Right now, the only sign of Arlington’s future recreation epicenter is a sign posted on a rusted chainlink fence, reading, “come play with us.” The nondescript yellow lettering is just the first symbol for what the Arlington County Board has envisioned for years as Long Bridge Park, a state-of-the-art aquatic, health and fitness facility in the heart of Crystal City.
One of the few undeveloped plots of land south of the 14th street bridge overlooking the Potomac River, county officials cleared the final hurdle for their likely $100 million multi-purpose sports facility by agreeing to a land swap with Monument Realty, a Washington, D.C.-based real estate development, leasing and management firm.
Approving the land-use deal by a 4-1 vote on June 24, county officials agreed to transfer seven acres of county-owned land to Monument in exchange for a valuable 5.5-acre sliver at the southern end.
Currently, several warehouses and a rundown motel sit on the much-publicized piece of land, located between Old Jefferson Davis Highway and Roaches Run Water Fowl Sanctuary.
The compromise ends years of heated negotiations between the county and Monument, which had a previous deal in place. With a downturn in the condo market, Monument requested an amendment to the original terms in 2006. A lawsuit was settled after the county initially refused the amendments where the real estate company agreed to contribute $3 million to a community benefit payment.
“It provides the county the ownership of the Twin Bridges site, which allows us to build a recreational building and a swimming fitness center on that premier piece of land,” said Jeff Marin, the county deputy director of parks, recreation and cultural resources. “We feel it creates a much better park for us in the long run. The county has wanted that piece of land for many years, and that final agreement with Monument allows that to happen.”
According to multiple reports, Monument will use its new land on the northern edge of Crystal City to build a projected $250 million mixed-use development that includes 343 residential apartments or condos, office space and possible street-level retail. The 10-year-old company anticipates completing construction in at least two years, though the board still needs to approve the final design.
<b>ARLINGTON COUNTY</b> approved the Long Bridge Park concept in February 2004, five months after it spent nearly $7 million on the first phase of two upgrades to Barcroft Park, the 65.5-acre recreation center in South Arlington.
In 2004, the county began plans for the reclaimed industrial land, and voters approved a $50 million bond for the first phase of construction in the same year.
The complete Long Bridge Park, which will likely take 18 months to complete, will ultimately include an aquatic and fitness center, a multi-purpose activity center for indoor sports and gatherings, four synthetic grass athletic fields — used primarily for soccer, lacrosse and rugby — various walking trails, playgrounds, open lawn areas, a rain garden and picnic tables.
“It’s going to help us with the field space that we’re getting…this is an opportunity for us that’s probably not going to come around again in our lifetime here in Arlington,” said John Blevins, who works for the department of parks, recreation and cultural resources and is a member of the Arlington Sports Commission. “I foresee an increase in the young adult population participating in sports. There’s an unknown demand out there.”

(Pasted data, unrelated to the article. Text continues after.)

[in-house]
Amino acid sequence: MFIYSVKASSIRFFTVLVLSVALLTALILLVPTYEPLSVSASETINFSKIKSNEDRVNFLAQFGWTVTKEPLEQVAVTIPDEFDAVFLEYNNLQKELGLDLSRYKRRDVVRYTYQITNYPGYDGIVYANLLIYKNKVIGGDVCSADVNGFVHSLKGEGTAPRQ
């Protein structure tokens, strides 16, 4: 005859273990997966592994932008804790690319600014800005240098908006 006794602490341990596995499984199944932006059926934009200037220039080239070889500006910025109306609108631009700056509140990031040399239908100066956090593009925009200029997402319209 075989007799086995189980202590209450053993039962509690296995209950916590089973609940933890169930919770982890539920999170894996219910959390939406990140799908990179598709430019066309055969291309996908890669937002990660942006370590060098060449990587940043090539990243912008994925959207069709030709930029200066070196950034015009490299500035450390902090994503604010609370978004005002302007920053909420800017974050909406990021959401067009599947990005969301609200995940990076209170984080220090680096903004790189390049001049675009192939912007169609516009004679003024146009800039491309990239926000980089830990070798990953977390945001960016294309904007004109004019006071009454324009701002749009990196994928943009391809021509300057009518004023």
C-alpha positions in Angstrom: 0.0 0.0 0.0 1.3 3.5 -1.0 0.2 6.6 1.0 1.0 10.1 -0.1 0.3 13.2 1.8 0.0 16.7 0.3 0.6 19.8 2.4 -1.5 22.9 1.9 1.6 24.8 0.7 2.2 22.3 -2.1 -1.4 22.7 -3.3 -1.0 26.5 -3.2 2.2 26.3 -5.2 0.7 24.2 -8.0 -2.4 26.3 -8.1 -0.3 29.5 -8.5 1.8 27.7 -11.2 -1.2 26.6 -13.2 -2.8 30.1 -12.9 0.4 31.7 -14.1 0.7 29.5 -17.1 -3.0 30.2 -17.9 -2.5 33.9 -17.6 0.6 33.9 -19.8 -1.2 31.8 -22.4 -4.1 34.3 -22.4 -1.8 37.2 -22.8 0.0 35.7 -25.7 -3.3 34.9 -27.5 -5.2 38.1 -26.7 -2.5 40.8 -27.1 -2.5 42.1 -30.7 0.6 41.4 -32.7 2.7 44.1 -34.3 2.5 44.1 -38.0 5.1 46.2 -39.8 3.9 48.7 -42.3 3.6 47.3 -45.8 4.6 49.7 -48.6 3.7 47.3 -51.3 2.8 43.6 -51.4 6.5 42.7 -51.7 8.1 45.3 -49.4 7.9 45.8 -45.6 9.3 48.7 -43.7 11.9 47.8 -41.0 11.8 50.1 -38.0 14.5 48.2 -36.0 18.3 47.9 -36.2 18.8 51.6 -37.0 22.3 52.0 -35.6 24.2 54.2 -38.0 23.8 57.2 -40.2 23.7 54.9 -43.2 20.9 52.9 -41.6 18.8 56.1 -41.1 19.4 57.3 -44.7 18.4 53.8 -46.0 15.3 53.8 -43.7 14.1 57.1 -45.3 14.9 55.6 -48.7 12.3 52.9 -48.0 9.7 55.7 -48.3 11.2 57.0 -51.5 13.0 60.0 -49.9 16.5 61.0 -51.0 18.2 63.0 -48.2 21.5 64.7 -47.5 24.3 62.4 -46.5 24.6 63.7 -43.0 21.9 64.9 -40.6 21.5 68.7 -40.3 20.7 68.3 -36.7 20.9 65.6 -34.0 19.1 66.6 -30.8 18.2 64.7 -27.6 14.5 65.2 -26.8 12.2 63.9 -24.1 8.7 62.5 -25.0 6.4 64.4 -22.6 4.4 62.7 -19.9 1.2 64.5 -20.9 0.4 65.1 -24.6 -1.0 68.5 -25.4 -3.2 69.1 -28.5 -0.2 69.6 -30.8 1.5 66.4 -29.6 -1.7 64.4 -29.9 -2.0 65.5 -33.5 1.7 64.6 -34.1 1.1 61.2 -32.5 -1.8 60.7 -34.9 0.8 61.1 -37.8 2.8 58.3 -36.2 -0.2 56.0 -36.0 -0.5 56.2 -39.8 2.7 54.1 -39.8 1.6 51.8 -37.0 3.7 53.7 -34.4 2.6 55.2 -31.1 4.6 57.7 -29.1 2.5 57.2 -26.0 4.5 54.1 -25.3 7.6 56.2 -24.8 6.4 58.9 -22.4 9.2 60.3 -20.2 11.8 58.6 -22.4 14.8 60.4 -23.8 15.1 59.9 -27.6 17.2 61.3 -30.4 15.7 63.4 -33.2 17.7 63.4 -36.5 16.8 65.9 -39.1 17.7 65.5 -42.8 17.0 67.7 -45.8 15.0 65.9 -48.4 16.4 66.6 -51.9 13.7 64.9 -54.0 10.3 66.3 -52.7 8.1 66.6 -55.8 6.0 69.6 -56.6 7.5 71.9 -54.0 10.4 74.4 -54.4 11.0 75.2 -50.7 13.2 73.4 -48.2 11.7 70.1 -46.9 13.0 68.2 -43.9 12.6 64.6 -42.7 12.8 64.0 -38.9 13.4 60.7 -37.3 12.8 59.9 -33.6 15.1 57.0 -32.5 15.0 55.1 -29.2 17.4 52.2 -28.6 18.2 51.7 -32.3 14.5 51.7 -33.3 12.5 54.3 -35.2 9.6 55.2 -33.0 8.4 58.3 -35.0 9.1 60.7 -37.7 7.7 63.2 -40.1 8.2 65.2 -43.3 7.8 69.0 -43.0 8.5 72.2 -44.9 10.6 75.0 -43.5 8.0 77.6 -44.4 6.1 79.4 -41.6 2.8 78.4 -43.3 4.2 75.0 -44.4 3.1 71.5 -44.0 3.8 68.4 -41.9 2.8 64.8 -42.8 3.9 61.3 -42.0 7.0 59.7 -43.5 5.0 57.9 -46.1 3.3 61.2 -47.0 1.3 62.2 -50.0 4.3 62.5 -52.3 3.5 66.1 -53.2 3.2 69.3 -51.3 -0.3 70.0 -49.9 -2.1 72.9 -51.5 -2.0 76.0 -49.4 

Projected costs for the athletic fields, trails and surface parking for visitors are projected to cost $33 million. But the funding snag may be with the aquatic center, which reportedly could cost up to $50 million, creating a substantial shortfall between committed funds and construction cost.
“That’s the piece that still now needs to be determined,” Marin said. “The county is looking at different options, with the possibility of private funding or partnerships. There’s the possibility of additional public funding.”
Initial projections put the entire cost of the complex at $50 million.
Civic critics have other problems, including the lack of walkways and free public parking, along with the proximity to Reagan National Airport.
Erik Beach, the county project manager for Long View Park, was on vacation and unavailable for comment.
<b>COUNTY OFFICIALS</b> originally named the new park, North Tract, but agreed in late January to rename it Long Bridge Park after an extensive effort, including several committees, a communications firm and two pubic surveys, nominated two names.
“I’m looking forward to breaking ground later this year for Long Bridge Park,” said J. Walter Tejada, Chairman of the Arlington County Board in January.
According to the January press release, the “Long Bridge” was built to bring people from Alexandria to the District of Columbia in 1808. In the War of 1812, the British used the bridge to cross to Alexandria and burn down its port. The Long Bridge has evolved over the years and today it serves as the railroad bridge parallel to the 14th Street Bridge.
The site is one of the few remaining areas of open space in Arlington County.
The National Capital Planning Commission’s 2001 Memorials and Museums Master Plan included the site on a list of about 100 prime museum and memorial sites in the region and called it “an important and highly visible setting.”